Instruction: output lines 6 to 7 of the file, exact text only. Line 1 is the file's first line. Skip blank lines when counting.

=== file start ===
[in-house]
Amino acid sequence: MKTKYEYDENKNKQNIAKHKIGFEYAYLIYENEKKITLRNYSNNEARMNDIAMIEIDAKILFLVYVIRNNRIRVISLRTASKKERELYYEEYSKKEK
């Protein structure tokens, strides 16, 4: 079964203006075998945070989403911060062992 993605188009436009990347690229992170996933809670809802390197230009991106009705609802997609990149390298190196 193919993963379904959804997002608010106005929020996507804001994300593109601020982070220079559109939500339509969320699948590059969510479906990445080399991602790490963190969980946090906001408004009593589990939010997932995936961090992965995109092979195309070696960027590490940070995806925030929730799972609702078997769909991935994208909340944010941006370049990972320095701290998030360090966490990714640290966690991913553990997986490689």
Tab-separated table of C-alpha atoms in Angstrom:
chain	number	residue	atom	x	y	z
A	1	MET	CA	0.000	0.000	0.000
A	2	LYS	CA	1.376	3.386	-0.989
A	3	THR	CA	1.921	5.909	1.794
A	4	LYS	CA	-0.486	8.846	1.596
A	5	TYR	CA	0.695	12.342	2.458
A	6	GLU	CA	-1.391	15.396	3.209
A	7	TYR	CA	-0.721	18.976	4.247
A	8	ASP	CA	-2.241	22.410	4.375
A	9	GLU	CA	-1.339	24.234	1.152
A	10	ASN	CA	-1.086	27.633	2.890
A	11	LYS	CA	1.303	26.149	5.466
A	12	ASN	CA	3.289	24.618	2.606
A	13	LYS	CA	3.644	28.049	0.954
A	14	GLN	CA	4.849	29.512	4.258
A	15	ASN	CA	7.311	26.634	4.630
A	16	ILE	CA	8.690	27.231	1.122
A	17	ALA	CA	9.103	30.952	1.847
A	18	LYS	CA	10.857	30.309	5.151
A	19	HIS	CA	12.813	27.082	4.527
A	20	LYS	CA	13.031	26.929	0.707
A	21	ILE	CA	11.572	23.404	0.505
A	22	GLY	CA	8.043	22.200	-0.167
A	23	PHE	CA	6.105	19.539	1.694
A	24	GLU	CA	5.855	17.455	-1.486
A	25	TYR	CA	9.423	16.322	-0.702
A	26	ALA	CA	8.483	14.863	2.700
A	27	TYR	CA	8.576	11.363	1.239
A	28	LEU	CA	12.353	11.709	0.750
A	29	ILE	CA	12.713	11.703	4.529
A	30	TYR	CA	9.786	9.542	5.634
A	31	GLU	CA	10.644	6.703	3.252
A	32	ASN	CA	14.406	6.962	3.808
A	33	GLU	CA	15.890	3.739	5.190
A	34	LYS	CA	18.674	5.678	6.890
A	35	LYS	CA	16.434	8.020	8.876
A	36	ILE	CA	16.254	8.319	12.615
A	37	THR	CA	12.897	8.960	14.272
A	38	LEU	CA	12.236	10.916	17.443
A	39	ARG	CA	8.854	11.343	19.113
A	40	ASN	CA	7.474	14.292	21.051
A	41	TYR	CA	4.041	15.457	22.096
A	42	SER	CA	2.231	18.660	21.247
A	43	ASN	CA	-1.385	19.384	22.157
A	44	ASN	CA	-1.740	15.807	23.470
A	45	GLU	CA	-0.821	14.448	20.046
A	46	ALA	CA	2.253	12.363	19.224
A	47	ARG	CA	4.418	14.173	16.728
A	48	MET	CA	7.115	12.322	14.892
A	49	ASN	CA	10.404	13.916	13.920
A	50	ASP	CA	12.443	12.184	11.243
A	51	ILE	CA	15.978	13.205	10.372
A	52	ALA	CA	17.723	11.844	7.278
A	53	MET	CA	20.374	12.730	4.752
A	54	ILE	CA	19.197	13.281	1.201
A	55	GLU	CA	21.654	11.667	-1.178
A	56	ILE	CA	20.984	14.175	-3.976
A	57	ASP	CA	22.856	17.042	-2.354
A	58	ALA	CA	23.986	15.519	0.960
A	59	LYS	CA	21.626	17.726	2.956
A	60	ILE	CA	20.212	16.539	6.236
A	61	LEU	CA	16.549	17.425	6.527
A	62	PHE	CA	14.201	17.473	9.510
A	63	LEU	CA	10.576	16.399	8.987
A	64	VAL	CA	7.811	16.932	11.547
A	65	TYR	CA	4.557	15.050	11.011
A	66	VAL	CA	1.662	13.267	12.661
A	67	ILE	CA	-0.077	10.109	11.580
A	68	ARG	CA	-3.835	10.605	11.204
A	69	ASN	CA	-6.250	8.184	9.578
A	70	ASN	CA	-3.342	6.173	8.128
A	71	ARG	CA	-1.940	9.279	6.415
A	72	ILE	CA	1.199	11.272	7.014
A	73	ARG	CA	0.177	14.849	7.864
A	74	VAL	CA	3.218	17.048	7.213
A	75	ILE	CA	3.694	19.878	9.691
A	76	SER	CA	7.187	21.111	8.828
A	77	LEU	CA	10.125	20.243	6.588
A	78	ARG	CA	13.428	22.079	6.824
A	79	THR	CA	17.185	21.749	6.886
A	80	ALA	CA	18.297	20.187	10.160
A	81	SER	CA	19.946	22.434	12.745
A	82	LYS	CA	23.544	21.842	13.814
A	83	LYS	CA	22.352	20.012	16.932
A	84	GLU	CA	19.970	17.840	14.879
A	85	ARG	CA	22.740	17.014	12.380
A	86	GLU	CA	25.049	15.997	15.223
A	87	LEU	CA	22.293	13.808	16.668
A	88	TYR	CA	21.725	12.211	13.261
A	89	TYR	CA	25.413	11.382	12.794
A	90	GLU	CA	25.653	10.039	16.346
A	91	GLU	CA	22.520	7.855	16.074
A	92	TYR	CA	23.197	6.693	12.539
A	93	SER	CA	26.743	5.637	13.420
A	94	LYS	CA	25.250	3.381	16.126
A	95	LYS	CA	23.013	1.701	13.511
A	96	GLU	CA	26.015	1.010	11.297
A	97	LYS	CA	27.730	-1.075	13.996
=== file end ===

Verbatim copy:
A	1	MET	CA	0.000	0.000	0.000
A	2	LYS	CA	1.376	3.386	-0.989